Creating Activex Controls

Written by Kimberly Clark
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An ActiveX control is a component or self-sufficient program that has been created in a Microsoft object oriented programming language. Basically, an ActiveX control is Microsoft's version of a Java applet. The primary advantage of an ActiveX control is that it can be accessed and used by a variety of applications at the same time.

Of course using ActiveX controls also make your applications more maintainable. This is because they allow the developer to break the application up into several smaller programs. In the event that a particular function fails, an ActiveX control makes it much easier for the developer to pinpoint exactly where the problem occurred.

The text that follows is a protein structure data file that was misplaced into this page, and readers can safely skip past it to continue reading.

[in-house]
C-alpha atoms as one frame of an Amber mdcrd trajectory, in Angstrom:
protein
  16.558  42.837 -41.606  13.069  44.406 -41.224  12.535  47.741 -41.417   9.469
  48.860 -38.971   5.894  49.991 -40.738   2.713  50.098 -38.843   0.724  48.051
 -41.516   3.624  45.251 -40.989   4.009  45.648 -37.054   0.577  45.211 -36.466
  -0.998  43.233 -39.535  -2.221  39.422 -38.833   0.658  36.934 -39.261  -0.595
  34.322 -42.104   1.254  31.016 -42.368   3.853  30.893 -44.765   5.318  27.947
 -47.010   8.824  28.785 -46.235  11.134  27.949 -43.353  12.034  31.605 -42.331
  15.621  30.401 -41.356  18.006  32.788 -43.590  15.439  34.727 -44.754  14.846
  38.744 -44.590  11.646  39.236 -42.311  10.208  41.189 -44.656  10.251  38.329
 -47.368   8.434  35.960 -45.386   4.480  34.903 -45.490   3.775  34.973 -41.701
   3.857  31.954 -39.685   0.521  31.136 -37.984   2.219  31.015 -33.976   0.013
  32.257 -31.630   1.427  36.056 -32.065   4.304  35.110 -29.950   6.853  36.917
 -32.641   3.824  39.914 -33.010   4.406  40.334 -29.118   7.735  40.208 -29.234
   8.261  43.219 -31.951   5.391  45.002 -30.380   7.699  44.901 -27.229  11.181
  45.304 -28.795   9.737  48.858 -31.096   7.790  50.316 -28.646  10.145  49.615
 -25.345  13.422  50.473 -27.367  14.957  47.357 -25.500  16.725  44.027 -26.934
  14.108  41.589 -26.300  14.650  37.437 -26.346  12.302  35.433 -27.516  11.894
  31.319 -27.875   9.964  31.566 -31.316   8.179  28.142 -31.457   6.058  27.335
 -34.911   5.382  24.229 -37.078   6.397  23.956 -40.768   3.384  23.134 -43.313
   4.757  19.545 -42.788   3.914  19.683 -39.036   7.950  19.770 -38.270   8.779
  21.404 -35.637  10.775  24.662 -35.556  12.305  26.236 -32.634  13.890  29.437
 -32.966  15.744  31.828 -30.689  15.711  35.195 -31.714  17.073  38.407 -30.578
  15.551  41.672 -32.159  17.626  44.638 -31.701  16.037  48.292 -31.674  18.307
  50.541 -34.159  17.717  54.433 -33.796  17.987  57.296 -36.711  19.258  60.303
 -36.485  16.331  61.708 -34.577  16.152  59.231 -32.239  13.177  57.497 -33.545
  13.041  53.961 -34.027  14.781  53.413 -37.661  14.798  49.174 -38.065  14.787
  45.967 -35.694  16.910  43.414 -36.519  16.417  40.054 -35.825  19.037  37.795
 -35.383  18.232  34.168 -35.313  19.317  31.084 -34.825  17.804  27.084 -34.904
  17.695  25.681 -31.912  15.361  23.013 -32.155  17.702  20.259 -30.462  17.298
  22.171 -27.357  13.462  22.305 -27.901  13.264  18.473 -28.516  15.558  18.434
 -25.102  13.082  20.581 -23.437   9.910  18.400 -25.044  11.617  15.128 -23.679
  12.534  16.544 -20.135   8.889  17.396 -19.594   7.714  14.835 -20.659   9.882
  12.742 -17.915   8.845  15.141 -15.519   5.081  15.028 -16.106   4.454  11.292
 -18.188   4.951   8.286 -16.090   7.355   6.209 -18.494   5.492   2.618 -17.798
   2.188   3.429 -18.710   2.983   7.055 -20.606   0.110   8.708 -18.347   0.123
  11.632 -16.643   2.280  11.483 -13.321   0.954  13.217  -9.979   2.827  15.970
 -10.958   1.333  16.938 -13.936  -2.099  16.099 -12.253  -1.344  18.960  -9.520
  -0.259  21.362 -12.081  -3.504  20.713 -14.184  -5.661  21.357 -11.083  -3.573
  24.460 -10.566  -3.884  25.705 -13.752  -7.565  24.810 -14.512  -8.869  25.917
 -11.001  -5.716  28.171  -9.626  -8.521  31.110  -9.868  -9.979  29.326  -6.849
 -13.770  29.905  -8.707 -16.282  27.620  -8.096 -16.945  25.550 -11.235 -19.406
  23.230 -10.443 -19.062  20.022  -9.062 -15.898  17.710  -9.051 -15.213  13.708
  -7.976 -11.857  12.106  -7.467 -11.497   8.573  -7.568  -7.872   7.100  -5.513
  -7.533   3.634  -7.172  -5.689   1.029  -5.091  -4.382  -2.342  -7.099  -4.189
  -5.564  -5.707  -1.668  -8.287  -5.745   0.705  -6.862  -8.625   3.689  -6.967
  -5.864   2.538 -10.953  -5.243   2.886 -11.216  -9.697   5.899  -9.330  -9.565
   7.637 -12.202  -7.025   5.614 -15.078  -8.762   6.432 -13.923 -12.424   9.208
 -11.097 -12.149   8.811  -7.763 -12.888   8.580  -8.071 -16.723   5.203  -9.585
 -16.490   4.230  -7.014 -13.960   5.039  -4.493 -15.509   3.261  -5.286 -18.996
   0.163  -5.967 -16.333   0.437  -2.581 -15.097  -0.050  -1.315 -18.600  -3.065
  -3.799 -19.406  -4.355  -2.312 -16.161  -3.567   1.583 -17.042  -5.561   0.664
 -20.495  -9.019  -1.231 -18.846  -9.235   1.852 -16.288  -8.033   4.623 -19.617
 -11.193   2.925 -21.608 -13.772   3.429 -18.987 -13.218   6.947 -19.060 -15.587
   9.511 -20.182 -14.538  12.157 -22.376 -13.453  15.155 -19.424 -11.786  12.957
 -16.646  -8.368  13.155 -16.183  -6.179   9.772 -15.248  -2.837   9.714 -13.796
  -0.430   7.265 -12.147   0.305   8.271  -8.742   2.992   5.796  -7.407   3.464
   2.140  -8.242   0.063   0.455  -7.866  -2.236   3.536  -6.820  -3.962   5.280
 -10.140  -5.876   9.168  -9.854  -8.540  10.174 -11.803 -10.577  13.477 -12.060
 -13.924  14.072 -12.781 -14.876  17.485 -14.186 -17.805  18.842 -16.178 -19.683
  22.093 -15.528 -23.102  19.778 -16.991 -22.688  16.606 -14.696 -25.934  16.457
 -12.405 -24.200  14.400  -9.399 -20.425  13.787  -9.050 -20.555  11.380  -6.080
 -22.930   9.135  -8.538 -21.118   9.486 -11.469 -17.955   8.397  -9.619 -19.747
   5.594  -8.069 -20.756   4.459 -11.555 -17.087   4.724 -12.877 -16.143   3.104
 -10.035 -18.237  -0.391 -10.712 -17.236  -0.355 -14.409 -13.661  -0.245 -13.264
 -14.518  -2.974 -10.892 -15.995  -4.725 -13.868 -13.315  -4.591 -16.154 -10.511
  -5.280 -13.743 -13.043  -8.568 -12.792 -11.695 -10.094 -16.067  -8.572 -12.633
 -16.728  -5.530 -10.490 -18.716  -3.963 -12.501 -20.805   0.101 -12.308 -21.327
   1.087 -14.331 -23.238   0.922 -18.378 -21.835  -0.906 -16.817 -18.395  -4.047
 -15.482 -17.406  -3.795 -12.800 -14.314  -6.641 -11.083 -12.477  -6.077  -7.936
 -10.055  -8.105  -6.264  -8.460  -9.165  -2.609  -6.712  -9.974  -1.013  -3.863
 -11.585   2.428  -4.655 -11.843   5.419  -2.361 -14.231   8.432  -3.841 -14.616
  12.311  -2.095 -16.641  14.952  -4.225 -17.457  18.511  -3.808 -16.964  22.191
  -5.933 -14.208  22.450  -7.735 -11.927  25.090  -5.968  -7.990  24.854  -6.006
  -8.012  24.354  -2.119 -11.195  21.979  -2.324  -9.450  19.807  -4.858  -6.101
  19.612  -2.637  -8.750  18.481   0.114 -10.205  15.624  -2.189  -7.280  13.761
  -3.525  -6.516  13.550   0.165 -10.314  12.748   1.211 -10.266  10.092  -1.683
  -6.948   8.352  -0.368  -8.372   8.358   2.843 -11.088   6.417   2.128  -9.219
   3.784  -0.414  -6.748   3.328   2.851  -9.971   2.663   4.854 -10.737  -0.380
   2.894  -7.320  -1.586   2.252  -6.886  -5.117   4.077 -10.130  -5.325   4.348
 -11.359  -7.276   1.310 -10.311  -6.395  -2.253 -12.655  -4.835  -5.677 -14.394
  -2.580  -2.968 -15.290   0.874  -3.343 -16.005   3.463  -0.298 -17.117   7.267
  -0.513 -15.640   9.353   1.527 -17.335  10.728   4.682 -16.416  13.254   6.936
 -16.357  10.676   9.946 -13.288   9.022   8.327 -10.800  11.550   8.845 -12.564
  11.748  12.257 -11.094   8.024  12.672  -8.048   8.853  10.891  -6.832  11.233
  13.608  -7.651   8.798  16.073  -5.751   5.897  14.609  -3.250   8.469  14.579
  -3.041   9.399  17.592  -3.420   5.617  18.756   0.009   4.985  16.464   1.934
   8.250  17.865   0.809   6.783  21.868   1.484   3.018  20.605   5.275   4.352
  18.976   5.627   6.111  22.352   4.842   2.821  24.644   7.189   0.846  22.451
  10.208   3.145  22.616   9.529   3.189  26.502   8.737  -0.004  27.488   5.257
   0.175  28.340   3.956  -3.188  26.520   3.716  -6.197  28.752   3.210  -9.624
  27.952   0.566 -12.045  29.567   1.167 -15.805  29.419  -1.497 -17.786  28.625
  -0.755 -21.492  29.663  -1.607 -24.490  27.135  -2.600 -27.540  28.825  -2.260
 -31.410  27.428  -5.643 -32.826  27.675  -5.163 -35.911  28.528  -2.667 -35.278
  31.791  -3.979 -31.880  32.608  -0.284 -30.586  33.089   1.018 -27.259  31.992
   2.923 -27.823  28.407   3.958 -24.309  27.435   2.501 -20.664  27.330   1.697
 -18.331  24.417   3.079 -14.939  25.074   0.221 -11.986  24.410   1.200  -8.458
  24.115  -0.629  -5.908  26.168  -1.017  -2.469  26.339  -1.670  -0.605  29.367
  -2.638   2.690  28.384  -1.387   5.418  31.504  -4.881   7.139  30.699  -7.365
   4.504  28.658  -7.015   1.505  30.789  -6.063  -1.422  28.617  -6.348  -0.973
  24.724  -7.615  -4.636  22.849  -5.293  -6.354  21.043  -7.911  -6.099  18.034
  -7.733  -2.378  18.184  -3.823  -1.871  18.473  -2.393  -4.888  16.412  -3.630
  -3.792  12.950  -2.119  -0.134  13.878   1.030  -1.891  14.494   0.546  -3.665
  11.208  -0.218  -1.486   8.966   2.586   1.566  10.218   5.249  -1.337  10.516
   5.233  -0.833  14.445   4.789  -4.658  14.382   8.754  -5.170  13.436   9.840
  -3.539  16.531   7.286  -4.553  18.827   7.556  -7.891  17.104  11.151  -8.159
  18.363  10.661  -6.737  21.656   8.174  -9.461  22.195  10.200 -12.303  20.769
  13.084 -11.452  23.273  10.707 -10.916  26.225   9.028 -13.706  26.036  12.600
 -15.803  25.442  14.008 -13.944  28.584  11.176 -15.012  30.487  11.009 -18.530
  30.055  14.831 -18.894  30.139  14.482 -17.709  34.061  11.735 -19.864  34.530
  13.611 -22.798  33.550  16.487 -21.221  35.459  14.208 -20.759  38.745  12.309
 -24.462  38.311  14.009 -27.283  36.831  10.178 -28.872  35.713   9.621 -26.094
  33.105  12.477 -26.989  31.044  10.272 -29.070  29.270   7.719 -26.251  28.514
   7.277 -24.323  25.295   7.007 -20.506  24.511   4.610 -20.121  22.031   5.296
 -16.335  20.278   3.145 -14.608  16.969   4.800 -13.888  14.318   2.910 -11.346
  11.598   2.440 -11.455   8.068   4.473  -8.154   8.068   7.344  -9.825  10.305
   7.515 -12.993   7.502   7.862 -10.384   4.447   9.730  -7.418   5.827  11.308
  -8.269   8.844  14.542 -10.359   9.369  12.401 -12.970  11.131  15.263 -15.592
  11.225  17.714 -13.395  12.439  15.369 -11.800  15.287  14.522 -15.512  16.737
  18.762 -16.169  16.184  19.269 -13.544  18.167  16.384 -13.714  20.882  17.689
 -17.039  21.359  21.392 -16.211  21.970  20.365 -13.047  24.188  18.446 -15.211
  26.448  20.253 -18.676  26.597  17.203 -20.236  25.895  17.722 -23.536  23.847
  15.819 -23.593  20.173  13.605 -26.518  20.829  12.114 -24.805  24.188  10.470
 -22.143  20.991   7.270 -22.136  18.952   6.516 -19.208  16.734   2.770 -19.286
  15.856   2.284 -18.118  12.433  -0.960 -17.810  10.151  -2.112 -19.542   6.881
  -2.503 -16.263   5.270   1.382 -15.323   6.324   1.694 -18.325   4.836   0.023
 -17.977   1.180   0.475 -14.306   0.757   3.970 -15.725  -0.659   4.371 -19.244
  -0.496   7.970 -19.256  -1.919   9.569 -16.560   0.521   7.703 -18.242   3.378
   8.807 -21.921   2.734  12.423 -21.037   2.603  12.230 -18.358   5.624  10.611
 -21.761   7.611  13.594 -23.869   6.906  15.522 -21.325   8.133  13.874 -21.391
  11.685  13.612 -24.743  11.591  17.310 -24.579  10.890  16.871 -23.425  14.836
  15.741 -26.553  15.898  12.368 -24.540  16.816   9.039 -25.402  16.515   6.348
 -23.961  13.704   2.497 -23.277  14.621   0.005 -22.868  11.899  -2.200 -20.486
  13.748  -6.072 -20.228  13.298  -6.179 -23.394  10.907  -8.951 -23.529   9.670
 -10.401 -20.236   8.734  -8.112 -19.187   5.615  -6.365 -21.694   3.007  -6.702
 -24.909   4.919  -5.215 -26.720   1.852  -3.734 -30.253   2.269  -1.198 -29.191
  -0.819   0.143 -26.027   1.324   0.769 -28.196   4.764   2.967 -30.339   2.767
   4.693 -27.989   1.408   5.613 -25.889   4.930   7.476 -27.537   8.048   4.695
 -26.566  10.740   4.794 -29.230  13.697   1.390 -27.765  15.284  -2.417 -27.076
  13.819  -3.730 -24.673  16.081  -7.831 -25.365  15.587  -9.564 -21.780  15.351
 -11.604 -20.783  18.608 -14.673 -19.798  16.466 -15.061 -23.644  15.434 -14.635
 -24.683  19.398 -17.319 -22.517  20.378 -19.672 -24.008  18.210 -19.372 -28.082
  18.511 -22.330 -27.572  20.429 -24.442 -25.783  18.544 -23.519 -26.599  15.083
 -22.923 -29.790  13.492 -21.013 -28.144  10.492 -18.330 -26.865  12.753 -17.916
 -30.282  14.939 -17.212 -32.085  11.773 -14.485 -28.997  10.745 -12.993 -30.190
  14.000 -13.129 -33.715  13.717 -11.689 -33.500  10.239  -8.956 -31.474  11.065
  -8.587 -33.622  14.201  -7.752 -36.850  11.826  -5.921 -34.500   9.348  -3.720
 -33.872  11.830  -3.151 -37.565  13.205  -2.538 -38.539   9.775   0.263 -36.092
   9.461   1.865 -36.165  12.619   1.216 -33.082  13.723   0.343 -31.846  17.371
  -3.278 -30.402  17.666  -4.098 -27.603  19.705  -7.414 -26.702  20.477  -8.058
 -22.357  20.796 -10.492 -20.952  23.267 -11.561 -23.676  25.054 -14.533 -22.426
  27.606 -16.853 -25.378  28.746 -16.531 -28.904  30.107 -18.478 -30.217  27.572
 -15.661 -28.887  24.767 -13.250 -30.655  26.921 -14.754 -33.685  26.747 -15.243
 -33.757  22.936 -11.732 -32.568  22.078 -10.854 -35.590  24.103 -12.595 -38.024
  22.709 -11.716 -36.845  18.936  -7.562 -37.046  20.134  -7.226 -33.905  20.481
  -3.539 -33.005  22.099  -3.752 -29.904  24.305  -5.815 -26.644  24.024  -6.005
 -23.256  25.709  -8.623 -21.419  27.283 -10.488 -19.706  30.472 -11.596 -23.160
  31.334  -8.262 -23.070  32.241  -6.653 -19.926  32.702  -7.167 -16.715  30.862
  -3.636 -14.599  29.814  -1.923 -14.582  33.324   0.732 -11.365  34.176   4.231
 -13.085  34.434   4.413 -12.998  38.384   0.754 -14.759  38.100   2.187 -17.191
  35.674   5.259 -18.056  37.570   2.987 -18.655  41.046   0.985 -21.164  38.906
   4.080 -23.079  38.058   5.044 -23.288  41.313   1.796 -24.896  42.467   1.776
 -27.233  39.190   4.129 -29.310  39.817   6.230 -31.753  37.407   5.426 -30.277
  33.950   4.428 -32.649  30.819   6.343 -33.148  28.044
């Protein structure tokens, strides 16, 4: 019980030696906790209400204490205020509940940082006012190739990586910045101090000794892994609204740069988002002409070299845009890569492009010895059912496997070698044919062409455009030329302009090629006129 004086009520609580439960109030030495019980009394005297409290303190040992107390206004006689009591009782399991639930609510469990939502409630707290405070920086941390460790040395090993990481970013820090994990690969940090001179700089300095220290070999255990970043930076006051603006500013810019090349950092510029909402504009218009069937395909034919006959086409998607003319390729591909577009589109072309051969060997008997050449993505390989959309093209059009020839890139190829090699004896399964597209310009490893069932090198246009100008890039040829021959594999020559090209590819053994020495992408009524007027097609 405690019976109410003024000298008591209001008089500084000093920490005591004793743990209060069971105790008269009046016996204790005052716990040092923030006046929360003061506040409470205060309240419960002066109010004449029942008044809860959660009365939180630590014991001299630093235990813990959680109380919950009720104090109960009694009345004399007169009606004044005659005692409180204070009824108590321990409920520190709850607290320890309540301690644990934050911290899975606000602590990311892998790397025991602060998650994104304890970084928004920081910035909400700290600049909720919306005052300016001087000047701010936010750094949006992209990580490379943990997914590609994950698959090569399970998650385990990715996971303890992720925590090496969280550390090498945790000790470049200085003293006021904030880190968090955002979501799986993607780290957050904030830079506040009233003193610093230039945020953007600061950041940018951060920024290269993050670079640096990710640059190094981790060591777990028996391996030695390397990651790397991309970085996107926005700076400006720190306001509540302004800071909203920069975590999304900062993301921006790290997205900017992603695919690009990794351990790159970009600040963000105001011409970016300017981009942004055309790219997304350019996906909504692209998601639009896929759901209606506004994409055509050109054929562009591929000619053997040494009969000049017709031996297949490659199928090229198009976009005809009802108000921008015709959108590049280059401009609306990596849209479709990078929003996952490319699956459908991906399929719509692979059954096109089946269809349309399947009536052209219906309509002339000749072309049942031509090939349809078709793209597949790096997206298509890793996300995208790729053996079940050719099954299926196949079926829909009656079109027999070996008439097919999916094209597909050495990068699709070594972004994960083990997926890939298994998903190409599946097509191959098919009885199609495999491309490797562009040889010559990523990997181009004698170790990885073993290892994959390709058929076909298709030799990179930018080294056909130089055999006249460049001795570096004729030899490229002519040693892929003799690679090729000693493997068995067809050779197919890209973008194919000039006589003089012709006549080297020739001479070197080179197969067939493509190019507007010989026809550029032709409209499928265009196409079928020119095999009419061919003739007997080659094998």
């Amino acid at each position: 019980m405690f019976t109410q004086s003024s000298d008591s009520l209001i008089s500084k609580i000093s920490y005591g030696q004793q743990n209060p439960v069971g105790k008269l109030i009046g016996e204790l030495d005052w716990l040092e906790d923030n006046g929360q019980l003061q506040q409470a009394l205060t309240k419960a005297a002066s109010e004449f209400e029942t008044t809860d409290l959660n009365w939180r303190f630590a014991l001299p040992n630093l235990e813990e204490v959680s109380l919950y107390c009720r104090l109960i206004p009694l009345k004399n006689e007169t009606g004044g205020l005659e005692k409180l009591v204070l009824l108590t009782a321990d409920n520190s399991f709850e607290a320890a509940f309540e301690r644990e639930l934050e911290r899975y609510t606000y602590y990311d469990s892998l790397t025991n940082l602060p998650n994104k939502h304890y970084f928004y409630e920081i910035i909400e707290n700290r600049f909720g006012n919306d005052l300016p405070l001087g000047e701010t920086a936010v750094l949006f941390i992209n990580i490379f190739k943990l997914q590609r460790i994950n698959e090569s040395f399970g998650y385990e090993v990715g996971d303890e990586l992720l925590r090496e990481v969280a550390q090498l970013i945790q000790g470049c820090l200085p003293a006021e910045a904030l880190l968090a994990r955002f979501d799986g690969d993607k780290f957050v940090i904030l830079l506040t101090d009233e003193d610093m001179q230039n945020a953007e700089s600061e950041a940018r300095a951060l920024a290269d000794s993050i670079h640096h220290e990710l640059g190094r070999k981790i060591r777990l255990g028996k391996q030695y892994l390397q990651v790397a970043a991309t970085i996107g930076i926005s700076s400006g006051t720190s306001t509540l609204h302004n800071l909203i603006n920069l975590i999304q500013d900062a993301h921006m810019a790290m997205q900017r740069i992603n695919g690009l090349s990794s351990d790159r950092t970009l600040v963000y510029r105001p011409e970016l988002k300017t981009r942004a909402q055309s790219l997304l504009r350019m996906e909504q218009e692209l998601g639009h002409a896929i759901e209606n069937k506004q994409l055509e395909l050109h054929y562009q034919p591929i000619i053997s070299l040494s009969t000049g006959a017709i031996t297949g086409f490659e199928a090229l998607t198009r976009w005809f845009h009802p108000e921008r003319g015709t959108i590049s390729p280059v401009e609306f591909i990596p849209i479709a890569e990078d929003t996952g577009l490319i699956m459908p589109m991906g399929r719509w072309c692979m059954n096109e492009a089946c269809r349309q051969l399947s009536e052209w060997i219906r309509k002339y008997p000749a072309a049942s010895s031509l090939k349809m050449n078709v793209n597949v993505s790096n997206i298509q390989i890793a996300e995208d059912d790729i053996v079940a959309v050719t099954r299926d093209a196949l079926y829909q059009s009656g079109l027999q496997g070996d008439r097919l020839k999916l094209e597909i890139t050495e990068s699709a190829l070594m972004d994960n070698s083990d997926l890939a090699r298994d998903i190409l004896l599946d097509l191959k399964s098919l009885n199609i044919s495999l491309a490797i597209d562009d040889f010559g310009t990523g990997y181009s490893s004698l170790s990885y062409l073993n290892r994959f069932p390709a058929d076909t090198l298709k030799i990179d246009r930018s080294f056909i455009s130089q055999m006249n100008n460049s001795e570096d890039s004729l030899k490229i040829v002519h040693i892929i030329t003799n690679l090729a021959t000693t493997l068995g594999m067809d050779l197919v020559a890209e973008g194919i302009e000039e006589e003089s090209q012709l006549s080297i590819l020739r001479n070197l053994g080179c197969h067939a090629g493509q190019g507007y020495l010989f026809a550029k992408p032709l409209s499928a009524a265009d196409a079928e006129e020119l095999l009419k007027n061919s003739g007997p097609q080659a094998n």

Development Tools

ActiveX controls are denoted with the extension ".OCX", which stands for "Object Linking and Embedding control ." Several different programming languages and development tools can be used to create ActiveX controls. The following is just a partial list of the products that can be used for creating ActiveX controls:
1. C++
2. Borland Delphi
3. FoxPro
4. Visual Basice
5. VBScript
6. PowerBuiler

ActiveX controls built in one of the above languages can be used and accessed by other applications that were built in another language. ActiveX controls can be inserted into an HTML document and then viewed using a web browser. Currently Microsoft Internet Explorer is the only browser that supports ActiveX controls that is if it is run on the Windows, Macintosh, and/or UNIX operating systems.


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